Valuing abstract measures of the welfare of a group distinctly and separately from the welfare of the individuals making up that group is a particularly pernicious conceptual invention. Its most recognizable modern incarnations are nationalism and patriotism, but it has been serving as cover for inhumanity and disregard for considerably longer than that. It also serves as a way for people to argue against treating aging as a medical condition: the group is just fine, thank you, and thus it doesn't matter that all of the individuals in that group are doomed to suffer, diminish, and die. So why do anything about it? A healthier view of the world is that only individuals and their interactions with one another matter, but making that the default mode of thought is something of a challenge in an era of strong centralized governance and wall to wall propaganda for the nation state concept as an entity more important than its citizens.
One of the innumerable romanticizations of death that we're often presented with is that, as one generation dies out, it's just passing on the responsibilities of life to the next. Someone else will take on the task of perpetuating the species, and in general, it doesn't really matter who it is. Never mind that we all die; as long as there's someone to pass the torch to, somebody who will continue to play for team humanity, that's all it matters.
Humanity is not a football club, and neither are other, smaller groups of humans. The family of my great-grandfather, intended as himself, his wife, and their children, is dead. Their genes are still around, and other families have descended from them, in some case even bearing the same family name (another abstraction), but the specific individuals making up my great-grandfather's family are gone, and so is that specific family. You might argue that they're still alive in their descendants' memories and genes or that their name is being passed down, keeping alive the family, but these are all mental gymnastics to present the fact that they're dead in a less unappealing fashion. They're dead, and whether someone still remembers anything about them, or carries a few of their genes or their name, doesn't make them any less dead.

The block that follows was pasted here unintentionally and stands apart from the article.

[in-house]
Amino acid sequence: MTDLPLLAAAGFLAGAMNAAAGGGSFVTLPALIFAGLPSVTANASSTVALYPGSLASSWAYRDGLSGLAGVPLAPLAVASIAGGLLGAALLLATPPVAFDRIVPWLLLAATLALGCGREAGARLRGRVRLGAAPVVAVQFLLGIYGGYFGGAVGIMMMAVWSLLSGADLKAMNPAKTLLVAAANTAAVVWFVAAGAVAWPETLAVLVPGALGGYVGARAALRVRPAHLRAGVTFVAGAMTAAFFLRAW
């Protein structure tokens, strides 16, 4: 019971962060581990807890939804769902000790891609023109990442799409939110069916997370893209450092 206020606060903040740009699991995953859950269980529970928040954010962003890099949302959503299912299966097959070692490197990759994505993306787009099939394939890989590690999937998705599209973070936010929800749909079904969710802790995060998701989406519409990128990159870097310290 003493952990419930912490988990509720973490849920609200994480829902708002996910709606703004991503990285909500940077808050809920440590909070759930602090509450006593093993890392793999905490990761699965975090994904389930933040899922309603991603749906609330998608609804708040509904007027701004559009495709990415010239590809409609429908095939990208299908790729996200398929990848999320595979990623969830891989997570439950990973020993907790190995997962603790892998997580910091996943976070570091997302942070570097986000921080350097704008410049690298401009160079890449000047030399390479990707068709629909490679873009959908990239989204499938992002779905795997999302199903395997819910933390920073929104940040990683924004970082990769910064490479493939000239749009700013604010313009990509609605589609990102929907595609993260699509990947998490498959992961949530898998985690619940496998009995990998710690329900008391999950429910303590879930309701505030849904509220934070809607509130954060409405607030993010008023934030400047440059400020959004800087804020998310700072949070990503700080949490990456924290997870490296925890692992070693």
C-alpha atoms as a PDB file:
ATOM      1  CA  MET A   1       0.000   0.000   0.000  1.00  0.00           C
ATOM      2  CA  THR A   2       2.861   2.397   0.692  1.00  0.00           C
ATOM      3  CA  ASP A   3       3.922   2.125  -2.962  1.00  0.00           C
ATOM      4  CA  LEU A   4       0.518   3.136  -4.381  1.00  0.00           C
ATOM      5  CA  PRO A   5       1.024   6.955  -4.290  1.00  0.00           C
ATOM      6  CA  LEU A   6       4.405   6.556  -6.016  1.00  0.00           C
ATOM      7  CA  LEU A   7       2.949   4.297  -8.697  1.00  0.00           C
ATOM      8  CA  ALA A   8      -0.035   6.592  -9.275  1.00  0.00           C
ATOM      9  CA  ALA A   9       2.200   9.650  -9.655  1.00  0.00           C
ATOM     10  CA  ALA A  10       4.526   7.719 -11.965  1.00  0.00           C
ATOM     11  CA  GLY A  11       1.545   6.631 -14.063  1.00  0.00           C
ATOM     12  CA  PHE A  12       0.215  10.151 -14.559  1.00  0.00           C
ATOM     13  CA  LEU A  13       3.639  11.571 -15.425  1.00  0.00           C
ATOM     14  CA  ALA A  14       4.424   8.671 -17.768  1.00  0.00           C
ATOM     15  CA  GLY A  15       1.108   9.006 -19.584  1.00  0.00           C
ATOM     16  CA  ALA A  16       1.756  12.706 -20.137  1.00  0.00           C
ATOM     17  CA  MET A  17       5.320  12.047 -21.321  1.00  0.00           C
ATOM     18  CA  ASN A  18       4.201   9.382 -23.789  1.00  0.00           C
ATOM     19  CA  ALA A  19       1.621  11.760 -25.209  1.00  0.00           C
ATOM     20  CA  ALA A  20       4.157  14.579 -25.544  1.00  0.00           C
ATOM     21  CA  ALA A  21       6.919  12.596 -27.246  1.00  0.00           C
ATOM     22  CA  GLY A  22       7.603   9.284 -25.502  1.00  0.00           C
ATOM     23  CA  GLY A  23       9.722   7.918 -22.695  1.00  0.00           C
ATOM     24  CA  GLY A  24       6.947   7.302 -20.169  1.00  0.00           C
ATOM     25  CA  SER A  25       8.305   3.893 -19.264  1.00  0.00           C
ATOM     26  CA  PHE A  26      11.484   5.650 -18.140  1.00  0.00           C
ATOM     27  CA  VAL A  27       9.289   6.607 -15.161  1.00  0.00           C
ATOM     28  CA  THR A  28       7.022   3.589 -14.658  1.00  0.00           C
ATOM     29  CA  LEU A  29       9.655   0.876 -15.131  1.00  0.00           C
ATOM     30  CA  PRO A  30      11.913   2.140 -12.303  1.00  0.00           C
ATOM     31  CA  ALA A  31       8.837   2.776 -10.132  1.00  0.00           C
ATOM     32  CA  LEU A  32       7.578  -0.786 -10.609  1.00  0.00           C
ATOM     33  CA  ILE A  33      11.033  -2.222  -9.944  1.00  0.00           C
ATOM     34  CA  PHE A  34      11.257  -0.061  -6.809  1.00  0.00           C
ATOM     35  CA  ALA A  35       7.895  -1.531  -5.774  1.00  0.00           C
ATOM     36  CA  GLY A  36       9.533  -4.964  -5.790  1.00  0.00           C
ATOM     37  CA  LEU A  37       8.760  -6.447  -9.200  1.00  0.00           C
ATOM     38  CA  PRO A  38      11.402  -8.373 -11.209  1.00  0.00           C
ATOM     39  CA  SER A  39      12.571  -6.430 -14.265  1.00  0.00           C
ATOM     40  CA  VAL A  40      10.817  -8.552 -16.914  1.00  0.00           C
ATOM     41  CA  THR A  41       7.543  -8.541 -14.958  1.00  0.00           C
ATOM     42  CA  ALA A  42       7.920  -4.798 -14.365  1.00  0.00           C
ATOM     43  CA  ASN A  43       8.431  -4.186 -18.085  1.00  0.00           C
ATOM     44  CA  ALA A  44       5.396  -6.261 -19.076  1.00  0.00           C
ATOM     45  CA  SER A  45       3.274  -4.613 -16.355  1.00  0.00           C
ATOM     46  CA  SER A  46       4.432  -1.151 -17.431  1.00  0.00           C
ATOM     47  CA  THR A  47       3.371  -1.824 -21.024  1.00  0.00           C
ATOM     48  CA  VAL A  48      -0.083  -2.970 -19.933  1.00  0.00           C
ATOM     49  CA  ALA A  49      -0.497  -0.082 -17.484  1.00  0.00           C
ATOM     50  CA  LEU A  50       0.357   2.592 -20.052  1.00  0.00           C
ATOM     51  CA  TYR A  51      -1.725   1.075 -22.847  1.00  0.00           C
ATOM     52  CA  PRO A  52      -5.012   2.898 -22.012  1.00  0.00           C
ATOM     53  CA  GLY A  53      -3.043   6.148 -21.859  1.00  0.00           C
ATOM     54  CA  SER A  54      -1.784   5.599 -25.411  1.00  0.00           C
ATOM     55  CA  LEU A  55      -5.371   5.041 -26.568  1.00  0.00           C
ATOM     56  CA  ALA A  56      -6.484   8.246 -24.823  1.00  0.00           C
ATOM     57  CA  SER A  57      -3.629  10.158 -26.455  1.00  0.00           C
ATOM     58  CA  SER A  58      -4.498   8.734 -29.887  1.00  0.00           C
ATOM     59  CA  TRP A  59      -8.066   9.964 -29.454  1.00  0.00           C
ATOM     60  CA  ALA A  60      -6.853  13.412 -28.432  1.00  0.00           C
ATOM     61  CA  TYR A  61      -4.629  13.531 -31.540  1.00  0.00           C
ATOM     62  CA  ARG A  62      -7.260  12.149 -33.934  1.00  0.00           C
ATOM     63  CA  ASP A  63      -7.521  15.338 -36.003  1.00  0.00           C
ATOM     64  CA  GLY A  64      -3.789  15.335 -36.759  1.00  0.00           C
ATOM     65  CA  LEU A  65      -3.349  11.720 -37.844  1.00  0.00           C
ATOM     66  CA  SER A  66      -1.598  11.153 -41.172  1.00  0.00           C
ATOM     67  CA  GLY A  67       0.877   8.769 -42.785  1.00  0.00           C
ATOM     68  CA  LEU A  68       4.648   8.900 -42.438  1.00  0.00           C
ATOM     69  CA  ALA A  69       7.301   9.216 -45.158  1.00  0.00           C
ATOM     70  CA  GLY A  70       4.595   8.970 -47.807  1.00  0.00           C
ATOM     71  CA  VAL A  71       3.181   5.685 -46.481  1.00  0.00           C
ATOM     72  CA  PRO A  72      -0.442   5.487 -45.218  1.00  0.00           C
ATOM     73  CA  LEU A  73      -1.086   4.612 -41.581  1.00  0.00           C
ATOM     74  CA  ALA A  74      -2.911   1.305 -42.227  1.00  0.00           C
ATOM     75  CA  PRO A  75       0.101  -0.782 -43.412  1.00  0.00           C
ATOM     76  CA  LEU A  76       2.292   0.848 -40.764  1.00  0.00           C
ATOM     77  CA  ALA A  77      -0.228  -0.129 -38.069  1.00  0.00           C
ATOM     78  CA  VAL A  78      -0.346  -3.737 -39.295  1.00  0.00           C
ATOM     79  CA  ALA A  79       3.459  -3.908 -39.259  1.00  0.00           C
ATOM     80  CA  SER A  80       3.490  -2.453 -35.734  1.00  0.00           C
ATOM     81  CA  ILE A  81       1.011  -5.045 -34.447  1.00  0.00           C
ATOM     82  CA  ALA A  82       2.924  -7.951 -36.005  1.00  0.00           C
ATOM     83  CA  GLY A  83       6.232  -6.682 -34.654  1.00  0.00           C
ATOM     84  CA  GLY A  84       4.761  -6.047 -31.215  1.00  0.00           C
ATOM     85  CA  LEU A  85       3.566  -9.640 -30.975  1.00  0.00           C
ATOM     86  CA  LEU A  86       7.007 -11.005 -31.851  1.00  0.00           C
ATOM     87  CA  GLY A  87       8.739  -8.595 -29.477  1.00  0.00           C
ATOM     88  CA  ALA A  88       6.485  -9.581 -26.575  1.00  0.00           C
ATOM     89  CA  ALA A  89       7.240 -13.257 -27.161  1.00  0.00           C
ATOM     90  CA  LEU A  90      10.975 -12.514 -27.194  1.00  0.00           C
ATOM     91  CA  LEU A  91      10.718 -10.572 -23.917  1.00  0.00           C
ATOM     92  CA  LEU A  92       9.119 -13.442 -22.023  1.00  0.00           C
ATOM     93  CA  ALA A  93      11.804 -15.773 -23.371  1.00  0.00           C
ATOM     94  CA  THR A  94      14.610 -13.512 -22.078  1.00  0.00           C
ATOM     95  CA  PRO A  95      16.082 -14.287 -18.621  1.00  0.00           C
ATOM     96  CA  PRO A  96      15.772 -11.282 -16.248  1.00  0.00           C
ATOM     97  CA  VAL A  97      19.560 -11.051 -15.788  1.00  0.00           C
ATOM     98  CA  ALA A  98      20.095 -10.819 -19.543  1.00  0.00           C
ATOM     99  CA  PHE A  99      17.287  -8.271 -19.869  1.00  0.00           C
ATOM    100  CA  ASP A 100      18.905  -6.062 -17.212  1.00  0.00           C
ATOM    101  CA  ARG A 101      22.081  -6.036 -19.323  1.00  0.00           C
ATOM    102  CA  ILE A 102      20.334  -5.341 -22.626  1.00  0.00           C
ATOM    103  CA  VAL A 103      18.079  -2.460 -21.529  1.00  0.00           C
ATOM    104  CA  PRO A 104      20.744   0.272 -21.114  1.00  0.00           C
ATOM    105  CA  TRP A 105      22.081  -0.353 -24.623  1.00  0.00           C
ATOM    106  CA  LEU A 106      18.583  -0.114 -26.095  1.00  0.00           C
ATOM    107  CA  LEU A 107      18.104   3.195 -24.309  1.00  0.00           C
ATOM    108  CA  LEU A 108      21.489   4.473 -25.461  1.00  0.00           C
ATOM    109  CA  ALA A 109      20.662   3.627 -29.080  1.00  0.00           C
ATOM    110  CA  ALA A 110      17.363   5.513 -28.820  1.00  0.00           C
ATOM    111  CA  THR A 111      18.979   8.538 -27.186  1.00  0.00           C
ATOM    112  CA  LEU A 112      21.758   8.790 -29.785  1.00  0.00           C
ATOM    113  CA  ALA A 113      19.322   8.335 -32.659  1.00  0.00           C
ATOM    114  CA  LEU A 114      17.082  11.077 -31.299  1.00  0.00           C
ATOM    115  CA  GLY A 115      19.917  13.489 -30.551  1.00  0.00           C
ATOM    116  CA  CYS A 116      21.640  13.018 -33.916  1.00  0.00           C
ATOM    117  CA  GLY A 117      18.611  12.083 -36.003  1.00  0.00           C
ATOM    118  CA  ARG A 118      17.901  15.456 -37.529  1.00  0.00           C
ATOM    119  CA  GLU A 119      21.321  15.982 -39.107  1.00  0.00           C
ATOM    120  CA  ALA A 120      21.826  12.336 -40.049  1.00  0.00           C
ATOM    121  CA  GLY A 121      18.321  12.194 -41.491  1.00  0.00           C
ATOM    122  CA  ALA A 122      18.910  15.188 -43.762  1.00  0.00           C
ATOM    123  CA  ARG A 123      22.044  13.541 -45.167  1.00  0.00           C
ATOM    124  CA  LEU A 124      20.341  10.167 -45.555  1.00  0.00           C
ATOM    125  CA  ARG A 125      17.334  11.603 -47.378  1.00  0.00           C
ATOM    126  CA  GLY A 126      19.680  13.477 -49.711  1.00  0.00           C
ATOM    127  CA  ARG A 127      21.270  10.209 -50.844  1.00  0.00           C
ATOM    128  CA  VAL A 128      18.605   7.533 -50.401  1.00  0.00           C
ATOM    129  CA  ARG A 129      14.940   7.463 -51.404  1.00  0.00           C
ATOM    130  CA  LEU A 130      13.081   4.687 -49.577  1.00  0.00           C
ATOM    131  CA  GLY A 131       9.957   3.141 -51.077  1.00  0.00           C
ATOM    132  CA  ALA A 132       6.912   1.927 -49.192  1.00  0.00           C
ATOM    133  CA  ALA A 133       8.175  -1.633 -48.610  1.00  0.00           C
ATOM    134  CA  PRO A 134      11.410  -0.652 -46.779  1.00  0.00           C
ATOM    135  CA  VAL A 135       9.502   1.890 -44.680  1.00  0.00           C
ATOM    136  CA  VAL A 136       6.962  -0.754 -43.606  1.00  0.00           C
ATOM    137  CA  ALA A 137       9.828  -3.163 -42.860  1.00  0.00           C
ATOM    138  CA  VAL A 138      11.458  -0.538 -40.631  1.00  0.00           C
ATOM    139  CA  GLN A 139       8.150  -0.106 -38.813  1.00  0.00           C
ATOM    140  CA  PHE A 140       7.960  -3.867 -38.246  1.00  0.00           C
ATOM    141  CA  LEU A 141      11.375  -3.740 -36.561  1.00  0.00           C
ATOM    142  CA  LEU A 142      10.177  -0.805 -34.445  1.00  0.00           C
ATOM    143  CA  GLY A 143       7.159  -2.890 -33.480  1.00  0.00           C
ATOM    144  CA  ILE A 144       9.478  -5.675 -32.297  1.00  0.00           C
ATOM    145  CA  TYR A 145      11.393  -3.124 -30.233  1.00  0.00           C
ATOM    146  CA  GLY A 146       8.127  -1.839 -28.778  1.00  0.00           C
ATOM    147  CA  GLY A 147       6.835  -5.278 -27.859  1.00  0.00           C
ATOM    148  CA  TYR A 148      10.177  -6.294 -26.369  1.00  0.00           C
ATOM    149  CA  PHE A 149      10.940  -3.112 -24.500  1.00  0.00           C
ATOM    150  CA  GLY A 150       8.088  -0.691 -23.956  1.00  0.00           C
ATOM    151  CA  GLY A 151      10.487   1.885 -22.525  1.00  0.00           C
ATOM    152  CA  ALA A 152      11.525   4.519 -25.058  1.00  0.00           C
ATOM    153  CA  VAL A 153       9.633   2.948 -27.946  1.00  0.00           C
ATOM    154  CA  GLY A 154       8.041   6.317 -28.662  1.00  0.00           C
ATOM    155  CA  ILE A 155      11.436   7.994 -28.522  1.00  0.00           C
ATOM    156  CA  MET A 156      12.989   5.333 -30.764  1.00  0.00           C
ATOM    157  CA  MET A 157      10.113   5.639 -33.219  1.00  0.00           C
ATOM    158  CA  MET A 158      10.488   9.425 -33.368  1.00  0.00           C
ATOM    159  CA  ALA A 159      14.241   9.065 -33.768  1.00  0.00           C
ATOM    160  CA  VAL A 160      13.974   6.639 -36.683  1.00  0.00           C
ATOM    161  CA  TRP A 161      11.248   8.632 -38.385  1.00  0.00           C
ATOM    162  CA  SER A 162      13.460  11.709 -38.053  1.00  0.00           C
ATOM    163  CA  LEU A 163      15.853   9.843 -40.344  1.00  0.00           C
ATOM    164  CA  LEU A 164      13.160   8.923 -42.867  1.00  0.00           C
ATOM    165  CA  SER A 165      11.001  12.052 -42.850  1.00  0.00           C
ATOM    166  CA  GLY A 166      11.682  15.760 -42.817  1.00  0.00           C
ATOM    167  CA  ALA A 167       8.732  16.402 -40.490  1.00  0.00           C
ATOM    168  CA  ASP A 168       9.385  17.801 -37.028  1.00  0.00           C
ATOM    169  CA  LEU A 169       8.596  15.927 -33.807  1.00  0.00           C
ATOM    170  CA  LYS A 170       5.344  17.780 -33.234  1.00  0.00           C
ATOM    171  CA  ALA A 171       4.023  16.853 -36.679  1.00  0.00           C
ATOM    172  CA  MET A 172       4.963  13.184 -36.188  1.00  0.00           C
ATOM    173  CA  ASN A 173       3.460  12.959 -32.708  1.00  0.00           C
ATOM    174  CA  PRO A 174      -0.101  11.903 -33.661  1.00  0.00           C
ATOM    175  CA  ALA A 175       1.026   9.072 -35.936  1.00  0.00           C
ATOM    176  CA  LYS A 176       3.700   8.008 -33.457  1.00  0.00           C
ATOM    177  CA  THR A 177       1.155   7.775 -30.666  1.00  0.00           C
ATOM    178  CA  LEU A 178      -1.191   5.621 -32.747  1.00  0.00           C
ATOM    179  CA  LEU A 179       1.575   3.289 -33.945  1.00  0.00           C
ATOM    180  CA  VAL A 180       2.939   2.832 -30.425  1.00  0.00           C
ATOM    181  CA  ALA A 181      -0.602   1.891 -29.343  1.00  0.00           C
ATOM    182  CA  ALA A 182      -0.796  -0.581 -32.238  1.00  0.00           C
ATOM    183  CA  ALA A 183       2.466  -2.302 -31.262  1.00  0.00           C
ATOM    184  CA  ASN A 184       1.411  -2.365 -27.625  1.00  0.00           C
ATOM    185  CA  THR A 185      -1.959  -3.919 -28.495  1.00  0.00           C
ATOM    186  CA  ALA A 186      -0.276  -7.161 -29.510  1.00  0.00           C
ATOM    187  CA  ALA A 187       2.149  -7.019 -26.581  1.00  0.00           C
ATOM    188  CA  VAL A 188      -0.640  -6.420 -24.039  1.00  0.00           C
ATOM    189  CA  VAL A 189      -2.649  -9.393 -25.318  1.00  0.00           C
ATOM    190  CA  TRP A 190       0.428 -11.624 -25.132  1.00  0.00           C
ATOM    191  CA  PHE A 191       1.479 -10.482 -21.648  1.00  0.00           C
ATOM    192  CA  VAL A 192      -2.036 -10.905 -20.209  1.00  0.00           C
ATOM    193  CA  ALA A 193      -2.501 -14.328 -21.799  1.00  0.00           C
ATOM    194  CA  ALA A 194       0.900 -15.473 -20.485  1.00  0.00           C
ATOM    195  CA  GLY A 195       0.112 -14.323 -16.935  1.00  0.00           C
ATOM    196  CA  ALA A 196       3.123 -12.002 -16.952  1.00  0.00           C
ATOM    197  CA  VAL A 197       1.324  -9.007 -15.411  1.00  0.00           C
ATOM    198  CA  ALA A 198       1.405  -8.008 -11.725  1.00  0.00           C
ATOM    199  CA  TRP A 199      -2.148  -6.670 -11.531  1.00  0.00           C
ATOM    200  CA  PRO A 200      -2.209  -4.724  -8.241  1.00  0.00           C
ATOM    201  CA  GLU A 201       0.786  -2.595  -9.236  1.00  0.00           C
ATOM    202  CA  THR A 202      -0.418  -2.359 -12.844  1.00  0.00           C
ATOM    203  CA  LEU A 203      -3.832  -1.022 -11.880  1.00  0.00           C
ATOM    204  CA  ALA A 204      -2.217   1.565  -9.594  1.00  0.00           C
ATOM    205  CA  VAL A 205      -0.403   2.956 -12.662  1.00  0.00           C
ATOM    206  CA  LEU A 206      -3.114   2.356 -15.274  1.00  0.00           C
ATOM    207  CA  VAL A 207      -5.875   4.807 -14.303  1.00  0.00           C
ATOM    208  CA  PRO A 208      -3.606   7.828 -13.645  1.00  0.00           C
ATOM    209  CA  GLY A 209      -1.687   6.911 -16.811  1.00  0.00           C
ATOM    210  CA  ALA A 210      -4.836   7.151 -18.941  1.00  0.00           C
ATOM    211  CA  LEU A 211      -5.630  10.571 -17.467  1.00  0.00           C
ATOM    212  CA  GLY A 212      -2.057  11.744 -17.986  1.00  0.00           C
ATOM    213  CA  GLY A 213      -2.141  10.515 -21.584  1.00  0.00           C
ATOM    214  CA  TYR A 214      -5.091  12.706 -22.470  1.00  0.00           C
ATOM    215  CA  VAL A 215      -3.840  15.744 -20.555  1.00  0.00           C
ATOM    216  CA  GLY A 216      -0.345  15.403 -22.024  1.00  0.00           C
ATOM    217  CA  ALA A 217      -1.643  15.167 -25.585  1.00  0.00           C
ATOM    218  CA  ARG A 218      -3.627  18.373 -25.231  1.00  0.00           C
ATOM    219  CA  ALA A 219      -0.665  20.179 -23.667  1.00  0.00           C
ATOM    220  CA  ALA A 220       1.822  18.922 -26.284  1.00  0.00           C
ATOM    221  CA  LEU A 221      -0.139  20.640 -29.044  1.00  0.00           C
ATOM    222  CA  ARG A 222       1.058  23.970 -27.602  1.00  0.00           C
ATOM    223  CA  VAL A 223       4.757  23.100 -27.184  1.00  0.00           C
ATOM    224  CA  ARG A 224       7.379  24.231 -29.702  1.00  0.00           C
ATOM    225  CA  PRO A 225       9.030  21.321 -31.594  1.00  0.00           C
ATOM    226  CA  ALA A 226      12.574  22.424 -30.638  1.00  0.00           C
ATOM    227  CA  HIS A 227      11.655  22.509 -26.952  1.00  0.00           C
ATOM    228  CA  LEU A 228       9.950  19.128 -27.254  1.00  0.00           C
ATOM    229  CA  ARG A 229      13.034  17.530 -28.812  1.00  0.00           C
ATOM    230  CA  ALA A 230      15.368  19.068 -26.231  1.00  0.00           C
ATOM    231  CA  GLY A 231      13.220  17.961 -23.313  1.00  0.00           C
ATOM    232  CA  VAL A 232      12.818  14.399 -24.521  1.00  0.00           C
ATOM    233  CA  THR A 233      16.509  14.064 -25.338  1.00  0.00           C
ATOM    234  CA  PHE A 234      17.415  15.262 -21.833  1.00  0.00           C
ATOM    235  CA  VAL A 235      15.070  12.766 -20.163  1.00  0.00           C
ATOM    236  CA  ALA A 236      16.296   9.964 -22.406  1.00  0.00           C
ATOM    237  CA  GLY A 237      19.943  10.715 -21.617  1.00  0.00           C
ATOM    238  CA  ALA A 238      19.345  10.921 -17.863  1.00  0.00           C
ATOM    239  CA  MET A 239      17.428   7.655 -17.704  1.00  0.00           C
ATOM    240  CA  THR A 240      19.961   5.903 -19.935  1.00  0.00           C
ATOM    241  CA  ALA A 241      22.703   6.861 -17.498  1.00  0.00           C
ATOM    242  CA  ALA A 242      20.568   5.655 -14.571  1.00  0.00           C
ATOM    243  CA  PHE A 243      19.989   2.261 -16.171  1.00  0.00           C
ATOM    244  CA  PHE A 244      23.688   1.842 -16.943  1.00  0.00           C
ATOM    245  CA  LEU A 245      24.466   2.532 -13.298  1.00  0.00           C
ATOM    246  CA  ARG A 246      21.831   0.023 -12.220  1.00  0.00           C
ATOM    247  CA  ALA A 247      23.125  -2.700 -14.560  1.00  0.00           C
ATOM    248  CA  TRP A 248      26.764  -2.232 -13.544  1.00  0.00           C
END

On the subject of future generations, one often hears that their well-being depends on our actions today, and thus we should work to leave them with a better world than we had; this is a commendable intention, and, in fact, it is one of the reasons why we should develop rejuvenation - to spare future human beings the plague of age-related diseases. However, future generations are not here yet; we are, and it's rather mystifying how everyone frets about the currently nonexistent needs of people yet to come but not so much about the very real needs of people who already exist. Today, people suffer from, and die of, age-related diseases; it's a concrete problem, with tangible effects on the world at large in the present; yet many people seem to worry more about the potential problems they imagine that rejuvenation might cause to future.
So, who's more important? Individuals or humanity? It should be clear by now that we'd better think in terms of individuals. The good of humanity shouldn't be about maintaining our presence in the universe just for the sake of being here; it should be about the well-being and life quality of the individuals that make up humanity - and when they're dead, or about to die, individuals aren't generally doing very well. Being concerned about future generations is both understandable and commendable, but it should not lead us to neglect who's already here. As long as we exist, and our good is taken care of, the preservation and the good of humanity will be ensured as well; future humans are welcome to join.